Look out for the Star Grading on all venue listings on where2stay-southafrica.
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SPCA Carols by Candlelight in George, Western Cape

The annual SPCA Carols by Candelight is taking place on 2 December 2014 in George at the Hyatt Regency Oubaai Golf Resort & Spa.  This year’s event will be filled with caring and love as the proceeds of the event will be donated to the Garden Route branch of the SPCA to further the incredible work they are doing in our Eden District to educate people and assist animals in need.

The loving and dedicated staff members at the Garden Route SPCA are passionate about finding the right home for their furry, scaly or feathery friends and regularly place pictures of adoptable cuddle buddies in local newspapers. These critters have so much love to give and simply need to find the right home and the right people to take care of them.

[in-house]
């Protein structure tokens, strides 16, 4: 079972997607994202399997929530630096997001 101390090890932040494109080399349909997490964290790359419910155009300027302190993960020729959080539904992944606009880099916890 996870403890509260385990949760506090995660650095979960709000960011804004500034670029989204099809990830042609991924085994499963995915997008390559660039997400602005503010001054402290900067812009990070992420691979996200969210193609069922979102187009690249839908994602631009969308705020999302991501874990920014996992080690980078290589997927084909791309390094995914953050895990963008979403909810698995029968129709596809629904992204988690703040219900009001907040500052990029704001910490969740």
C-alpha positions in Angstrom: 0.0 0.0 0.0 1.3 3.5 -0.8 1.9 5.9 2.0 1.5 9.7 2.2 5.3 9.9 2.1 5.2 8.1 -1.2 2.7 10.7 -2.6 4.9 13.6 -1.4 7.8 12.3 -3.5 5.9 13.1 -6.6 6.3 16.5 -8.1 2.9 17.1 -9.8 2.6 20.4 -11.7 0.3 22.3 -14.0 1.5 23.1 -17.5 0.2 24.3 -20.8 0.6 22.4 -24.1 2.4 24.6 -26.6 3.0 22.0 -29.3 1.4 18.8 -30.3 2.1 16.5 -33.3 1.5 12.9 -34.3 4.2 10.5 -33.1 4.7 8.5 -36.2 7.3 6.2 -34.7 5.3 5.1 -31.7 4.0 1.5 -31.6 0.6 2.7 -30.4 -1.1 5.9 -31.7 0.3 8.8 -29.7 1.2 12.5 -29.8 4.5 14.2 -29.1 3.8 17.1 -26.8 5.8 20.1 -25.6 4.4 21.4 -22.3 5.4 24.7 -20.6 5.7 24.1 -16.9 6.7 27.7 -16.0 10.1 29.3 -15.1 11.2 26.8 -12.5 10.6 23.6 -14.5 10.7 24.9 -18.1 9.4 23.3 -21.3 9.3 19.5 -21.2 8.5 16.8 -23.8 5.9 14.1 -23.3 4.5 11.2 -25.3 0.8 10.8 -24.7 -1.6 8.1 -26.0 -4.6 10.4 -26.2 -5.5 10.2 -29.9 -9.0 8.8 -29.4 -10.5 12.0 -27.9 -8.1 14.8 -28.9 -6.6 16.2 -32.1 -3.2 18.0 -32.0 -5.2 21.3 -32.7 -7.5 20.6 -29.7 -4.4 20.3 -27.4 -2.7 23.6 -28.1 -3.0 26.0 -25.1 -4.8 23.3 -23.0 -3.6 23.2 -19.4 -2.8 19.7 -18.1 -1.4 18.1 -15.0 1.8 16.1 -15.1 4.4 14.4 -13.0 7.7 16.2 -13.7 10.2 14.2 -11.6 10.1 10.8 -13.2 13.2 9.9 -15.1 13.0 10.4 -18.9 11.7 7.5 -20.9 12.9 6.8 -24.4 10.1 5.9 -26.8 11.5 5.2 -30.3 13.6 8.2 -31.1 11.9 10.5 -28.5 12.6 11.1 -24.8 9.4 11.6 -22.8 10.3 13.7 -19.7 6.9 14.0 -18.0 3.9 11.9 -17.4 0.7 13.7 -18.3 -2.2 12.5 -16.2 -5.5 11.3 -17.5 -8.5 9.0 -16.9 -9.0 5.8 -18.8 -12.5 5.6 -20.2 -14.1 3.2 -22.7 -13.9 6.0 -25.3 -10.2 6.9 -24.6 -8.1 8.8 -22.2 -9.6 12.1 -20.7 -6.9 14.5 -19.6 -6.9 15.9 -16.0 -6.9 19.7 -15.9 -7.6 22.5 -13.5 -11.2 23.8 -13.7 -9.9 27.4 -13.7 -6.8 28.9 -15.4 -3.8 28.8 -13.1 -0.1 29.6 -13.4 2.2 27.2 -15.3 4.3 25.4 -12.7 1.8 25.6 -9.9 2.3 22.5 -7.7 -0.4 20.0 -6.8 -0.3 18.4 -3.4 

What better way to shine a light on the plight of these poor deserted or abused animals than with caroling at candlelight at one of the South Cape’s most beautiful hotels, the Hyatt Regency Oubaai Golf Resort & Spa. The evening will be filled with entertainment and candlelit loveliness, accompanied by the lyrical prowess of Voldi George and the South Cape Children’s Choir conducted by Jan-Erik Swart.

Most of us grew up listening to “How much is that doggy in the window?”, and at one time or another we were all that little boy or girl, face pressed against the window of a pet shop, arm tugging on mom or dad’s coattails, and eyes mirroring the look of the puppy eyes staring from the other side. It was never about the “brand new” sticker or the label on the collar. It was the heart connection that made the question irresistible.